The new Catholic bishop of Hong Kong said he believes that the way forward for the Catholic Church in China is “prudence” and “dialogue.”
“It is not because I am afraid, but, I think, I believe that prudence is also a virtue,” said Bishop-elect Stephen Chow in a media briefing on May 18, the day after the Vatican announced his appointment.
“For me, religious freedom is a basic right,” he said, adding that he wanted to remind the government “not to forget that.”
“It is important to allow religious freedom, matters of faith, not just (for) Catholics, but any religion should be free,” said the prelate.
He said it would be wrong to assume that Beijing is an enemy. “I believe that we must also start … with a sense of — we don’t assume they are enemies,” he said.
Bishop Chow said he is interested on “how can we, through our faith, have some dialogue … have some understanding together.”
“I do believe that there is a God who wants us to be united. Unity is not the same as uniformity,” he said, adding that he always emphasized in schools that “we must respect unity in plurality.”
The Jesuit priest has been supervisor of the Jesuit Wah Yan colleges in Hong Kong and Kowloon from 2006 to 2021.
He said “plurality” is “something that we must learn to respect.” He said “listening with empathy is very important” and is a “fundamental point.”
He revealed that he earlier turned down the proposal to be appointed as bishop, saying “the bishop of the diocese should better come from the diocesan priests.”
Bishop-elect Chow is the head of the Chinese province of the Society of Jesus.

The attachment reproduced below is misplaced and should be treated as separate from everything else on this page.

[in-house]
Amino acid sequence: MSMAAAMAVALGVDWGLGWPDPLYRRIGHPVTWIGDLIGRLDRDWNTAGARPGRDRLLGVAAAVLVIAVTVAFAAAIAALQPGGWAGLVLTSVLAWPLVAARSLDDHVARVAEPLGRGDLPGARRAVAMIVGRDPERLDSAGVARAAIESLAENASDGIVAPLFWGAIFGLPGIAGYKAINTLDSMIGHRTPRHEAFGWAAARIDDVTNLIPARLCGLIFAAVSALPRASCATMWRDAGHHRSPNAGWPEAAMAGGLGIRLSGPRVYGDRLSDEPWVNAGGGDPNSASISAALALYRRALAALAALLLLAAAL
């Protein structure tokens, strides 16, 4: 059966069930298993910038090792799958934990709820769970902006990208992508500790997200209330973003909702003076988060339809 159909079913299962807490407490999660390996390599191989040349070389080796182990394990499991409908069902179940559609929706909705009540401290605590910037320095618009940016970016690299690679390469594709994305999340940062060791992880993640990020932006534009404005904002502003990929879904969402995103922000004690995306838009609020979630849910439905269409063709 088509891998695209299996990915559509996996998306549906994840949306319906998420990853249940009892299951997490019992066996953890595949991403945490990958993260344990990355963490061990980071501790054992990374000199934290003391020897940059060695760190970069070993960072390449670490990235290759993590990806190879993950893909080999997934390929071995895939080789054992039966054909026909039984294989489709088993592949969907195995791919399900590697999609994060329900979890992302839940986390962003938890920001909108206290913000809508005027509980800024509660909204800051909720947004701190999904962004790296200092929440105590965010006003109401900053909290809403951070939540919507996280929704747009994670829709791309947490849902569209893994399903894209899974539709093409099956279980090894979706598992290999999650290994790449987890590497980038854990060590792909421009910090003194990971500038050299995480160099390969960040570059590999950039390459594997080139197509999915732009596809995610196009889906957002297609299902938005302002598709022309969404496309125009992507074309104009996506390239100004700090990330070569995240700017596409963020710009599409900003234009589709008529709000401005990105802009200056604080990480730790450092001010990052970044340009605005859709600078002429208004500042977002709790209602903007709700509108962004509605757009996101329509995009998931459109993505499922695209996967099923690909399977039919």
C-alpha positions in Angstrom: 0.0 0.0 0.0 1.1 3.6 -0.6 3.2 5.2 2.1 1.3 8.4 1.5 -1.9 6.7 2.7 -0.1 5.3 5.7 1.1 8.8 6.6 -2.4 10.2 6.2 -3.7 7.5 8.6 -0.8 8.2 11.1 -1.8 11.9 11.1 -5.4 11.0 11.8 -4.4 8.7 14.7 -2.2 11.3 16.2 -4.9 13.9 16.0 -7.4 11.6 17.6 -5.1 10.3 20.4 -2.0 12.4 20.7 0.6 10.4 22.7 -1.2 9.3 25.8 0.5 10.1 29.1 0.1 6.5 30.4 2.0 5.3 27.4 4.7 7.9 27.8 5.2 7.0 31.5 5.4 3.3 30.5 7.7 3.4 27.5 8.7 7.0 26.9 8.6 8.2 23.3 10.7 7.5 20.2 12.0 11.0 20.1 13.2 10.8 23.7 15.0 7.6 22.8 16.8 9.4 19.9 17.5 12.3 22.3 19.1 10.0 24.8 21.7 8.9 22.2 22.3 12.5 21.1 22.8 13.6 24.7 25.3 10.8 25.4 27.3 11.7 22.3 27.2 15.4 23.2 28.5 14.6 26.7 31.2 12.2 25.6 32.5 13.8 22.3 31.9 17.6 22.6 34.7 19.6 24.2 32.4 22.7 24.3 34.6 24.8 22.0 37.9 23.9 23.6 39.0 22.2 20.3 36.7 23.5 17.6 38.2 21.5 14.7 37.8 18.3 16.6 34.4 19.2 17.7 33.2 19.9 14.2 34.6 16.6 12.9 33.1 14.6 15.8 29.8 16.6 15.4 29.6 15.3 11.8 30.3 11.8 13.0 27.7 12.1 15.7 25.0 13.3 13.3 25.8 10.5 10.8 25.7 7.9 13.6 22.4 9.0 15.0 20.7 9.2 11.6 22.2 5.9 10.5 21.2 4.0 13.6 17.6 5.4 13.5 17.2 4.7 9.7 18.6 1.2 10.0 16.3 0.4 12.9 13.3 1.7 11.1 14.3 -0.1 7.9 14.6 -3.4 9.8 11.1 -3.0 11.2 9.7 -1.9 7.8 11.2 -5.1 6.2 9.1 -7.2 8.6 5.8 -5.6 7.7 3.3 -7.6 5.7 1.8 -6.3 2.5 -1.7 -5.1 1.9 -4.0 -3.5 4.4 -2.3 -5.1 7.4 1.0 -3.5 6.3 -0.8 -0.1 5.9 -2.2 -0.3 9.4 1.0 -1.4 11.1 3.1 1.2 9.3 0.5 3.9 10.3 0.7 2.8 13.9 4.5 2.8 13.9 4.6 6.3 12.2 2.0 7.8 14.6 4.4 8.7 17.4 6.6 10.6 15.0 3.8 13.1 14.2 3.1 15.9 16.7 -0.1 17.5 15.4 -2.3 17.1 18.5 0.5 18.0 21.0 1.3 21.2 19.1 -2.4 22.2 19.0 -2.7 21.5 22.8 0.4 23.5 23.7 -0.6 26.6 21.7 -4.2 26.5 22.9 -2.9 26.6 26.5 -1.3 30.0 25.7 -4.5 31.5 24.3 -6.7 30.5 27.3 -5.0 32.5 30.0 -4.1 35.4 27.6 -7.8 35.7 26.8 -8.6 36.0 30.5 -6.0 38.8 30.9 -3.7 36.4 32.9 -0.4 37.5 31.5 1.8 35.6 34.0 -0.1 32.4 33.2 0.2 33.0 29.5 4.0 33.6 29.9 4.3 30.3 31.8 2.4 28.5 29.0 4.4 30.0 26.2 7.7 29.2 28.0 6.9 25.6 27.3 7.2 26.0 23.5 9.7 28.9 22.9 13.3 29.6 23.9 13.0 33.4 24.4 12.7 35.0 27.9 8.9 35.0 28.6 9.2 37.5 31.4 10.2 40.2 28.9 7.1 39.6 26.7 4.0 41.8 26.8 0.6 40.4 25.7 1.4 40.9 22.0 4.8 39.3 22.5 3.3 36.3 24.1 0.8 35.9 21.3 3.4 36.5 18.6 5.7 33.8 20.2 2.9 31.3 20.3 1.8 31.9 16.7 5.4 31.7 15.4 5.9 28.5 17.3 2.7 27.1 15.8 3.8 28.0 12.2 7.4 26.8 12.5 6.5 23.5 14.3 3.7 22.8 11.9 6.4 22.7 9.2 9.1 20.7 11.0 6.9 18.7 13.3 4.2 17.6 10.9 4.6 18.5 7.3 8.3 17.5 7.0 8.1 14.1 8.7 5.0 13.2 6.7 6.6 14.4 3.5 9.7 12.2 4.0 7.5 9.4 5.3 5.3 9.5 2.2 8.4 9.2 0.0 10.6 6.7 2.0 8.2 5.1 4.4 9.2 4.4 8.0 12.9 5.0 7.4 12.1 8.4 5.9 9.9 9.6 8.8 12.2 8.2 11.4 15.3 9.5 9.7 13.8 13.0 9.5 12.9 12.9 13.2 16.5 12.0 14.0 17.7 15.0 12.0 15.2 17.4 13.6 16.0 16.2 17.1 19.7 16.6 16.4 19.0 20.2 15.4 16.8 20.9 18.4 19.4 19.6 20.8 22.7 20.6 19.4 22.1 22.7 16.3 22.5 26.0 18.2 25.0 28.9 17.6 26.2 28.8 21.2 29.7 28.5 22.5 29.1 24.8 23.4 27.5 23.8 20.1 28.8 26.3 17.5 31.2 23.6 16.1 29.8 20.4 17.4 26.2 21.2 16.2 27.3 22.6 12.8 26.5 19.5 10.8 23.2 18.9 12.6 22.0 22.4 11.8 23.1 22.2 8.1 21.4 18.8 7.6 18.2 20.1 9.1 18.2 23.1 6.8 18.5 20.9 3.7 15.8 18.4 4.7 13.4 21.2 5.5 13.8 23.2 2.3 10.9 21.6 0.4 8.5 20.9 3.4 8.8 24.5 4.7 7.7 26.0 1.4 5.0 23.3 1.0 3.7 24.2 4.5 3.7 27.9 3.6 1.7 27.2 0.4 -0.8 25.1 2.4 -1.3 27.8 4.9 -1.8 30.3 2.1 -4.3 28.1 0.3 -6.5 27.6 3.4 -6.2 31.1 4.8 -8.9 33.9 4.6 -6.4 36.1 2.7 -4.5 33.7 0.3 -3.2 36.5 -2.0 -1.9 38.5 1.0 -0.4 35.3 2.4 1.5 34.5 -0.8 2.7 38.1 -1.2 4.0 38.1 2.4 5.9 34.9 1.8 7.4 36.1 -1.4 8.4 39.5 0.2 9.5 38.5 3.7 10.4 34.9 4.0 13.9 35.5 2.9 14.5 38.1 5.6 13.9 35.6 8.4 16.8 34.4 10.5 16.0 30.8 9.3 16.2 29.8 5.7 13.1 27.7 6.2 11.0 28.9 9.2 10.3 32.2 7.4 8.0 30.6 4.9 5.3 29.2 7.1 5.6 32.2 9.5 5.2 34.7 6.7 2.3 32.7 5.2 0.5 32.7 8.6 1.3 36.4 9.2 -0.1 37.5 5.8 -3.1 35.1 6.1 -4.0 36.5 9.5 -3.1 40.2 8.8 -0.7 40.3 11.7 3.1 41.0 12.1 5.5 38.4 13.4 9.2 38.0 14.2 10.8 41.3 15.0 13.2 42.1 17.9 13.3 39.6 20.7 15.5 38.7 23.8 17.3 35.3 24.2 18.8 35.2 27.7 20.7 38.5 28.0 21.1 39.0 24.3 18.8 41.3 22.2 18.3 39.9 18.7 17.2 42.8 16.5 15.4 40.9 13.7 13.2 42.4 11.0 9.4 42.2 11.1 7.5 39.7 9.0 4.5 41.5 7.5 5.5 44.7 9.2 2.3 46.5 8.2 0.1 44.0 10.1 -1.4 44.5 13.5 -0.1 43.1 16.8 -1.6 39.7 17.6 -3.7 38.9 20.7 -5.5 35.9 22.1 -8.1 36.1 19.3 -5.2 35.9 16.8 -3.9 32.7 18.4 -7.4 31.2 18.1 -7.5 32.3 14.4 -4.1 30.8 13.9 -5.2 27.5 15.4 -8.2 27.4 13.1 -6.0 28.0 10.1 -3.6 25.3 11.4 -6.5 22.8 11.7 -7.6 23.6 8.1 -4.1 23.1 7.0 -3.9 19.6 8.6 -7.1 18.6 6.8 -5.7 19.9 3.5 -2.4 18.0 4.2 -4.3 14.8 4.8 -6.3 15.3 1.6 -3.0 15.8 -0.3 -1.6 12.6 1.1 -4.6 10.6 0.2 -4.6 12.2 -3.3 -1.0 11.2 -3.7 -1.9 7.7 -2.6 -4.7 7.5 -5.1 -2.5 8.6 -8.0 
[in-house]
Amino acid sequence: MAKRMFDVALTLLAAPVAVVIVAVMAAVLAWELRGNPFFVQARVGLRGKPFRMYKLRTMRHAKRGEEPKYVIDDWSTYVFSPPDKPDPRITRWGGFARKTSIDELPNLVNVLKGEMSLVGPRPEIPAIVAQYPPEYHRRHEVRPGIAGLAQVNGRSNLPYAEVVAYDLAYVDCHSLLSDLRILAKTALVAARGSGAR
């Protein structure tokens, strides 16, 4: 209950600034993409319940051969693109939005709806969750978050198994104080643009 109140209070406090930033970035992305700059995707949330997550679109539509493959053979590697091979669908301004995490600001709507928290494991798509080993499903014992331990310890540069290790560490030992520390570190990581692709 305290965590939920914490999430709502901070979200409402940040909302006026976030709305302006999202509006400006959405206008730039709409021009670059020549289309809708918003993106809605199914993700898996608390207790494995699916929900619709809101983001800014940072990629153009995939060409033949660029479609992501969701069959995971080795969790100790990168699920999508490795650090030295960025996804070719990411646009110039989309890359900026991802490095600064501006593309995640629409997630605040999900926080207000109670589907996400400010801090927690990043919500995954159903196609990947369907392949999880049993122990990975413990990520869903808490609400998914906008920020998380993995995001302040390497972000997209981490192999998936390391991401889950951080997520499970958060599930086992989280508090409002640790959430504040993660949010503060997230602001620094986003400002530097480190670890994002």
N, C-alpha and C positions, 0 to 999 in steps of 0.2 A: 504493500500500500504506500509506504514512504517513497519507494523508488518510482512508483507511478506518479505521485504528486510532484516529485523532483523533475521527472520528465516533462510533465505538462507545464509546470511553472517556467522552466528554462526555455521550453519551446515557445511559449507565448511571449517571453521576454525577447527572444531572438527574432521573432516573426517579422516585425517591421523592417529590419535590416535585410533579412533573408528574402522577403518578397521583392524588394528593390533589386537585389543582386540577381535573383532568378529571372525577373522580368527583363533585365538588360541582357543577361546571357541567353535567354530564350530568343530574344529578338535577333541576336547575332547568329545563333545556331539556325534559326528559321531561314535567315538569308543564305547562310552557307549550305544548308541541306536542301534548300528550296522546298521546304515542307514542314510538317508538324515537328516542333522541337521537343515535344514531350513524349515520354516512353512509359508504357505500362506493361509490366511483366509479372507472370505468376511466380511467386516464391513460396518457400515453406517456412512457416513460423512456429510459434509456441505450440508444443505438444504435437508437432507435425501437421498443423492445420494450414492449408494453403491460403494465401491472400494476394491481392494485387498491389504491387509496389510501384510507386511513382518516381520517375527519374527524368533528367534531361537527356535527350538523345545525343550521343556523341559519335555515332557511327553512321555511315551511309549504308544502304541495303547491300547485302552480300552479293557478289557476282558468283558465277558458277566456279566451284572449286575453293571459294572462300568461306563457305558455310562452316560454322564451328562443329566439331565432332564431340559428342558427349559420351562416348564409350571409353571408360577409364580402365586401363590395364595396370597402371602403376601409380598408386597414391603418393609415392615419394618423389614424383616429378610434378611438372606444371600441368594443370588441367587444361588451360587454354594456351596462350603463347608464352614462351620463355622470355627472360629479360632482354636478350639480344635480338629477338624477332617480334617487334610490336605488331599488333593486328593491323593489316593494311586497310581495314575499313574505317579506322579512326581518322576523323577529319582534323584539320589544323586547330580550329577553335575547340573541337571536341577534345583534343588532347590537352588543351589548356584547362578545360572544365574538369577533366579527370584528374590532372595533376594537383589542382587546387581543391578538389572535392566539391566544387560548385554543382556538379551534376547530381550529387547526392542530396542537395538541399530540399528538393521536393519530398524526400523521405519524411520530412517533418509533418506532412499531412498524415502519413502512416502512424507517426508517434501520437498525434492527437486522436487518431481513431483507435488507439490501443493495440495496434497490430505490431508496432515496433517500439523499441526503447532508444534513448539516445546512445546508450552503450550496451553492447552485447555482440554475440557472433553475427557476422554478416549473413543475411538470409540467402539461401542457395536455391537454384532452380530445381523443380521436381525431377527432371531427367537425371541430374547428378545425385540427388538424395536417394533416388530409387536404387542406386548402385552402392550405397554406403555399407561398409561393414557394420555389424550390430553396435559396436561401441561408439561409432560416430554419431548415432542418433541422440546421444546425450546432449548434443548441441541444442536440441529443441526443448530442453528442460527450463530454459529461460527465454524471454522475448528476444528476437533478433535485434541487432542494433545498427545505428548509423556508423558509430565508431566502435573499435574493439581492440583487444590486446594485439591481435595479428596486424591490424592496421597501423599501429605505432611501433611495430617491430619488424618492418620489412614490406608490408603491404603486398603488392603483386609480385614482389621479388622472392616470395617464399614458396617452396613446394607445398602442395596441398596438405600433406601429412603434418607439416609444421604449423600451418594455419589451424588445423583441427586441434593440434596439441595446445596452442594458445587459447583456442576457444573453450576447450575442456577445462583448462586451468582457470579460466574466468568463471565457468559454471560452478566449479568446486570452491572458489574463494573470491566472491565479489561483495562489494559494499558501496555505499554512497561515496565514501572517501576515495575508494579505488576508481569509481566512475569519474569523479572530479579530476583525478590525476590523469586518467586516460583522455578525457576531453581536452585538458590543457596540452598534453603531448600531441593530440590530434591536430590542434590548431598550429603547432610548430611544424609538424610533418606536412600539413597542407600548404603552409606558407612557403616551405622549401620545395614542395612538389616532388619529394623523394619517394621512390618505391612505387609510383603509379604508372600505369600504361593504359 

“I didn’t feel the call in myself to be bishop,” he said.
He said he changed his mind when he received a handwritten letter from Pope Francis. “In the end, as Jesuits, we owe our obedience to the Holy Father,” said the priest.
“For me, that was a sign that I should take it up. And Hong Kong is a place I really love, my birthplace and the place where I grew up,” said the new bishop.
In the same media briefing, the prelate said he would pray for the victims of China’s 1989 crackdown on pro-democracy protesters, especially on occasions like observing the June 4 anniversary.
“Sometimes in the past, I had joined the event in the public arena, but there were times I could not go,” he said.
“So I pray, I pray for China, pray for all those who passed away in 1989. Whether it is possible this year depends on the legal requirements,” he added.
Bishop-elect Chow inherits a flock divided between those wanting the diocese to fight for Hong Kong’s waning freedoms amid an increasingly authoritarian grip by China, and others, including some powerful establishment figures, who want a less confrontational approach.
The Catholic church in Hong Kong has traditionally played an active role in the city’s commemorations of the Tiananmen crackdown. Such activities are banned in China, where the subject is extremely sensitive.
The former British colony traditionally held the largest vigils globally every year, having been promised certain freedoms when it returned to Chinese rule in 1997, including rights of expression and assembly.
Last year was the first in which the vigil was banned in the global financial hub, with police citing coronavirus restrictions on group gatherings. This year’s protest is expected to face a similar fate.
Still, tens of thousands of people lit candles across the city in what was largely a peaceful event last June, bar a brief skirmish with riot police in one neighborhood.
Last year’s anniversary struck an especially sensitive nerve, just as Beijing prepared to introduce a sweeping national security law, criminalizing anything China sees as subversion, secession, terrorism or collusion with foreign forces.
This year, the event is particularly awkward for Beijing, which celebrates the 100th anniversary of the Communist Party on July 1.
Bishop-elect Chow said the city, a strong Catholic beachhead on the edge of a mainland China under officially atheist Communist Party rule, could attempt to heal its divisions through dialogue. – with a report from Reuters
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